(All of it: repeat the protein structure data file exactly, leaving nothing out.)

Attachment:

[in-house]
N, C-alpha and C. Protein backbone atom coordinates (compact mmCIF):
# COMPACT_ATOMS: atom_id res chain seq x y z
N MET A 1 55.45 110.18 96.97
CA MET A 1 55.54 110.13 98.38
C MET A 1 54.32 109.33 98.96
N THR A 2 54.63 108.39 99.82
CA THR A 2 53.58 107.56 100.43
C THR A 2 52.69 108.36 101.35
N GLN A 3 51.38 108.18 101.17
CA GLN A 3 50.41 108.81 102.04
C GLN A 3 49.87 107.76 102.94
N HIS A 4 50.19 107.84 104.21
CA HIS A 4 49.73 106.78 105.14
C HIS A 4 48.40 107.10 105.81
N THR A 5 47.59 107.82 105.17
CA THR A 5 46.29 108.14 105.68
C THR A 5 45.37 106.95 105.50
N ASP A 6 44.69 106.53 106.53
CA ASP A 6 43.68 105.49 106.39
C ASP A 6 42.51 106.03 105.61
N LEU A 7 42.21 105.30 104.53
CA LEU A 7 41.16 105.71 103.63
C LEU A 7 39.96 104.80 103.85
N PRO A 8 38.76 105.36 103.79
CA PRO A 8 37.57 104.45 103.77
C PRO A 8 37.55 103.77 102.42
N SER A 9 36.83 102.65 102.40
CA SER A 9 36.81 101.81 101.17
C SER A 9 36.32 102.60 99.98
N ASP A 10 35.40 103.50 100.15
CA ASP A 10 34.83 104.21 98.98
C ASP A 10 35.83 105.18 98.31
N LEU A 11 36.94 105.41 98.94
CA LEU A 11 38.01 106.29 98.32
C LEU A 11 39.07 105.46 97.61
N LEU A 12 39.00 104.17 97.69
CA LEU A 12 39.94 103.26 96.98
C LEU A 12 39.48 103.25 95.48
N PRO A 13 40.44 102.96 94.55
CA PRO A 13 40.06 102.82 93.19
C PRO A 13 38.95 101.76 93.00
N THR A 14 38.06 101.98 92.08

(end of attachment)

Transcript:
[in-house]
N, C-alpha and C. Protein backbone atom coordinates (compact mmCIF):
# COMPACT_ATOMS: atom_id res chain seq x y z
N MET A 1 55.45 110.18 96.97
CA MET A 1 55.54 110.13 98.38
C MET A 1 54.32 109.33 98.96
N THR A 2 54.63 108.39 99.82
CA THR A 2 53.58 107.56 100.43
C THR A 2 52.69 108.36 101.35
N GLN A 3 51.38 108.18 101.17
CA GLN A 3 50.41 108.81 102.04
C GLN A 3 49.87 107.76 102.94
N HIS A 4 50.19 107.84 104.21
CA HIS A 4 49.73 106.78 105.14
C HIS A 4 48.40 107.10 105.81
N THR A 5 47.59 107.82 105.17
CA THR A 5 46.29 108.14 105.68
C THR A 5 45.37 106.95 105.50
N ASP A 6 44.69 106.53 106.53
CA ASP A 6 43.68 105.49 106.39
C ASP A 6 42.51 106.03 105.61
N LEU A 7 42.21 105.30 104.53
CA LEU A 7 41.16 105.71 103.63
C LEU A 7 39.96 104.80 103.85
N PRO A 8 38.76 105.36 103.79
CA PRO A 8 37.57 104.45 103.77
C PRO A 8 37.55 103.77 102.42
N SER A 9 36.83 102.65 102.40
CA SER A 9 36.81 101.81 101.17
C SER A 9 36.32 102.60 99.98
N ASP A 10 35.40 103.50 100.15
CA ASP A 10 34.83 104.21 98.98
C ASP A 10 35.83 105.18 98.31
N LEU A 11 36.94 105.41 98.94
CA LEU A 11 38.01 106.29 98.32
C LEU A 11 39.07 105.46 97.61
N LEU A 12 39.00 104.17 97.69
CA LEU A 12 39.94 103.26 96.98
C LEU A 12 39.48 103.25 95.48
N PRO A 13 40.44 102.96 94.55
CA PRO A 13 40.06 102.82 93.19
C PRO A 13 38.95 101.76 93.00
N THR A 14 38.06 101.98 92.08